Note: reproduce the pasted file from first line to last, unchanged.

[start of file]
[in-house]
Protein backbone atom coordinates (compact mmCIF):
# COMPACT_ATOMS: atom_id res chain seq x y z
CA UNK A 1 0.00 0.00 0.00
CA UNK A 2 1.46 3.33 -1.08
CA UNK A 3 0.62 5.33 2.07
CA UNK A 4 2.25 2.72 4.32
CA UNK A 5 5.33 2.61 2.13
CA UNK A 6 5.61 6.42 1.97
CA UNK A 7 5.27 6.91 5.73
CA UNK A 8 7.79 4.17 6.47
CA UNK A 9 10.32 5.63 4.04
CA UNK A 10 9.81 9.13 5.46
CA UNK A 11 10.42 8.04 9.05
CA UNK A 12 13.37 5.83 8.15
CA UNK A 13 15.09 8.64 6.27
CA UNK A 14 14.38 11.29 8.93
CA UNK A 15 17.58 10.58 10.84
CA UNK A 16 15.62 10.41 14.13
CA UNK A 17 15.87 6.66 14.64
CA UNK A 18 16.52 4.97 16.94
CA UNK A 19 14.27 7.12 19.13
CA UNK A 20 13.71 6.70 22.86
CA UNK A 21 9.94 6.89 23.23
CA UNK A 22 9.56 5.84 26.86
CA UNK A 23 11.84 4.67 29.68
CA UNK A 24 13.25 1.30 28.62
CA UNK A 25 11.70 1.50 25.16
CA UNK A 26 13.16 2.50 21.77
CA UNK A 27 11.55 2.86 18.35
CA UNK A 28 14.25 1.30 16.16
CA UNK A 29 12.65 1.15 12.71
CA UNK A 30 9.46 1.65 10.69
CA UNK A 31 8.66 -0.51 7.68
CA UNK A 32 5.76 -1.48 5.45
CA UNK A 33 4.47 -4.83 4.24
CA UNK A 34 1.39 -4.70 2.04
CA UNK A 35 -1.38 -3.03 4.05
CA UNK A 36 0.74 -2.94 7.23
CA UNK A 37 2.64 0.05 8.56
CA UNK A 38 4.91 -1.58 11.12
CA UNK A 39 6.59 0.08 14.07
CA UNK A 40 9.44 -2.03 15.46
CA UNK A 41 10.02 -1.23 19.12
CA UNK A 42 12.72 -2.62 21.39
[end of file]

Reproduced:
[in-house]
Protein backbone atom coordinates (compact mmCIF):
# COMPACT_ATOMS: atom_id res chain seq x y z
CA UNK A 1 0.00 0.00 0.00
CA UNK A 2 1.46 3.33 -1.08
CA UNK A 3 0.62 5.33 2.07
CA UNK A 4 2.25 2.72 4.32
CA UNK A 5 5.33 2.61 2.13
CA UNK A 6 5.61 6.42 1.97
CA UNK A 7 5.27 6.91 5.73
CA UNK A 8 7.79 4.17 6.47
CA UNK A 9 10.32 5.63 4.04
CA UNK A 10 9.81 9.13 5.46
CA UNK A 11 10.42 8.04 9.05
CA UNK A 12 13.37 5.83 8.15
CA UNK A 13 15.09 8.64 6.27
CA UNK A 14 14.38 11.29 8.93
CA UNK A 15 17.58 10.58 10.84
CA UNK A 16 15.62 10.41 14.13
CA UNK A 17 15.87 6.66 14.64
CA UNK A 18 16.52 4.97 16.94
CA UNK A 19 14.27 7.12 19.13
CA UNK A 20 13.71 6.70 22.86
CA UNK A 21 9.94 6.89 23.23
CA UNK A 22 9.56 5.84 26.86
CA UNK A 23 11.84 4.67 29.68
CA UNK A 24 13.25 1.30 28.62
CA UNK A 25 11.70 1.50 25.16
CA UNK A 26 13.16 2.50 21.77
CA UNK A 27 11.55 2.86 18.35
CA UNK A 28 14.25 1.30 16.16
CA UNK A 29 12.65 1.15 12.71
CA UNK A 30 9.46 1.65 10.69
CA UNK A 31 8.66 -0.51 7.68
CA UNK A 32 5.76 -1.48 5.45
CA UNK A 33 4.47 -4.83 4.24
CA UNK A 34 1.39 -4.70 2.04
CA UNK A 35 -1.38 -3.03 4.05
CA UNK A 36 0.74 -2.94 7.23
CA UNK A 37 2.64 0.05 8.56
CA UNK A 38 4.91 -1.58 11.12
CA UNK A 39 6.59 0.08 14.07
CA UNK A 40 9.44 -2.03 15.46
CA UNK A 41 10.02 -1.23 19.12
CA UNK A 42 12.72 -2.62 21.39